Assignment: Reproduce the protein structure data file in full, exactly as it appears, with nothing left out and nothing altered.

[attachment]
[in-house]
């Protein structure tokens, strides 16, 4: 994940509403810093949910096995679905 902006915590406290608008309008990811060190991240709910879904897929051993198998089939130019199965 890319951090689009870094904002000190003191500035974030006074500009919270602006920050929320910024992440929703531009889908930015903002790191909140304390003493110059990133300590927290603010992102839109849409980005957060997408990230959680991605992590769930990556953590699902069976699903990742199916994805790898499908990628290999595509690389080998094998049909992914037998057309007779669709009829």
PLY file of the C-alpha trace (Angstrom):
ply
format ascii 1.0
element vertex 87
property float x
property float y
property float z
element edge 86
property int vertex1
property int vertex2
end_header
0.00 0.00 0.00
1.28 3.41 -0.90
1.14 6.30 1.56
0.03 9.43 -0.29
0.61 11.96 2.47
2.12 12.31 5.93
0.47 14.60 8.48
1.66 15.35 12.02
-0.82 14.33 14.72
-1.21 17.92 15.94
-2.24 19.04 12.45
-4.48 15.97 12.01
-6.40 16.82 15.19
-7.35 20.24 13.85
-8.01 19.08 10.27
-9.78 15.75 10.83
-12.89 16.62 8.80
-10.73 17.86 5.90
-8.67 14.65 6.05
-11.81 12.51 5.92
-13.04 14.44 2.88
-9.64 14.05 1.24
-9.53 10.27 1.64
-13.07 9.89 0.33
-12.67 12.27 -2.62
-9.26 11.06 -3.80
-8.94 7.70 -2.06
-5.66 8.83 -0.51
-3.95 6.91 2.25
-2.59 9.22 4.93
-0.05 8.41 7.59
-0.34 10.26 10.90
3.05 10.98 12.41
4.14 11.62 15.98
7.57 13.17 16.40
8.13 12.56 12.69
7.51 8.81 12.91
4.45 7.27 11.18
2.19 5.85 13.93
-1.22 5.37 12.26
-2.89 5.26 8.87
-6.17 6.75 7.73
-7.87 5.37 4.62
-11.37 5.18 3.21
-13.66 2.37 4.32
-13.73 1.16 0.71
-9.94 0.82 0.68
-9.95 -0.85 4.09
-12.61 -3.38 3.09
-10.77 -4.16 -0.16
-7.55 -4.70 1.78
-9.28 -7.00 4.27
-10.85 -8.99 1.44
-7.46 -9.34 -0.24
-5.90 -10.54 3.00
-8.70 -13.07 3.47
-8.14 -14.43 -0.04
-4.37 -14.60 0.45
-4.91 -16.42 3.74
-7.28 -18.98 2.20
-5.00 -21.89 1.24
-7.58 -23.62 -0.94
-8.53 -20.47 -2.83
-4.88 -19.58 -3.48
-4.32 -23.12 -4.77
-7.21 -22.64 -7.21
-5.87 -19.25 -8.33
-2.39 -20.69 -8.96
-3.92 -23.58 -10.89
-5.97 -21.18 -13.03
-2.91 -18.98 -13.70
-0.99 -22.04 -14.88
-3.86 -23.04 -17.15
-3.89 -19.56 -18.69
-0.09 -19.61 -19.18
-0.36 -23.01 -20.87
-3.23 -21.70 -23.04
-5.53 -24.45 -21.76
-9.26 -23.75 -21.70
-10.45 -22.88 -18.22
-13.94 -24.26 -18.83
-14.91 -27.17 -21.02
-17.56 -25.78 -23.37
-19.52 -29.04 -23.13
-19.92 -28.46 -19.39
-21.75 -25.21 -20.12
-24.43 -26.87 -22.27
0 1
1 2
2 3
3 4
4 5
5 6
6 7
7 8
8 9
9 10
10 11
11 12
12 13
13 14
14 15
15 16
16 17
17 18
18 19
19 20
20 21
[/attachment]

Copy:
[in-house]
């Protein structure tokens, strides 16, 4: 994940509403810093949910096995679905 902006915590406290608008309008990811060190991240709910879904897929051993198998089939130019199965 890319951090689009870094904002000190003191500035974030006074500009919270602006920050929320910024992440929703531009889908930015903002790191909140304390003493110059990133300590927290603010992102839109849409980005957060997408990230959680991605992590769930990556953590699902069976699903990742199916994805790898499908990628290999595509690389080998094998049909992914037998057309007779669709009829």
PLY file of the C-alpha trace (Angstrom):
ply
format ascii 1.0
element vertex 87
property float x
property float y
property float z
element edge 86
property int vertex1
property int vertex2
end_header
0.00 0.00 0.00
1.28 3.41 -0.90
1.14 6.30 1.56
0.03 9.43 -0.29
0.61 11.96 2.47
2.12 12.31 5.93
0.47 14.60 8.48
1.66 15.35 12.02
-0.82 14.33 14.72
-1.21 17.92 15.94
-2.24 19.04 12.45
-4.48 15.97 12.01
-6.40 16.82 15.19
-7.35 20.24 13.85
-8.01 19.08 10.27
-9.78 15.75 10.83
-12.89 16.62 8.80
-10.73 17.86 5.90
-8.67 14.65 6.05
-11.81 12.51 5.92
-13.04 14.44 2.88
-9.64 14.05 1.24
-9.53 10.27 1.64
-13.07 9.89 0.33
-12.67 12.27 -2.62
-9.26 11.06 -3.80
-8.94 7.70 -2.06
-5.66 8.83 -0.51
-3.95 6.91 2.25
-2.59 9.22 4.93
-0.05 8.41 7.59
-0.34 10.26 10.90
3.05 10.98 12.41
4.14 11.62 15.98
7.57 13.17 16.40
8.13 12.56 12.69
7.51 8.81 12.91
4.45 7.27 11.18
2.19 5.85 13.93
-1.22 5.37 12.26
-2.89 5.26 8.87
-6.17 6.75 7.73
-7.87 5.37 4.62
-11.37 5.18 3.21
-13.66 2.37 4.32
-13.73 1.16 0.71
-9.94 0.82 0.68
-9.95 -0.85 4.09
-12.61 -3.38 3.09
-10.77 -4.16 -0.16
-7.55 -4.70 1.78
-9.28 -7.00 4.27
-10.85 -8.99 1.44
-7.46 -9.34 -0.24
-5.90 -10.54 3.00
-8.70 -13.07 3.47
-8.14 -14.43 -0.04
-4.37 -14.60 0.45
-4.91 -16.42 3.74
-7.28 -18.98 2.20
-5.00 -21.89 1.24
-7.58 -23.62 -0.94
-8.53 -20.47 -2.83
-4.88 -19.58 -3.48
-4.32 -23.12 -4.77
-7.21 -22.64 -7.21
-5.87 -19.25 -8.33
-2.39 -20.69 -8.96
-3.92 -23.58 -10.89
-5.97 -21.18 -13.03
-2.91 -18.98 -13.70
-0.99 -22.04 -14.88
-3.86 -23.04 -17.15
-3.89 -19.56 -18.69
-0.09 -19.61 -19.18
-0.36 -23.01 -20.87
-3.23 -21.70 -23.04
-5.53 -24.45 -21.76
-9.26 -23.75 -21.70
-10.45 -22.88 -18.22
-13.94 -24.26 -18.83
-14.91 -27.17 -21.02
-17.56 -25.78 -23.37
-19.52 -29.04 -23.13
-19.92 -28.46 -19.39
-21.75 -25.21 -20.12
-24.43 -26.87 -22.27
0 1
1 2
2 3
3 4
4 5
5 6
6 7
7 8
8 9
9 10
10 11
11 12
12 13
13 14
14 15
15 16
16 17
17 18
18 19
19 20
20 21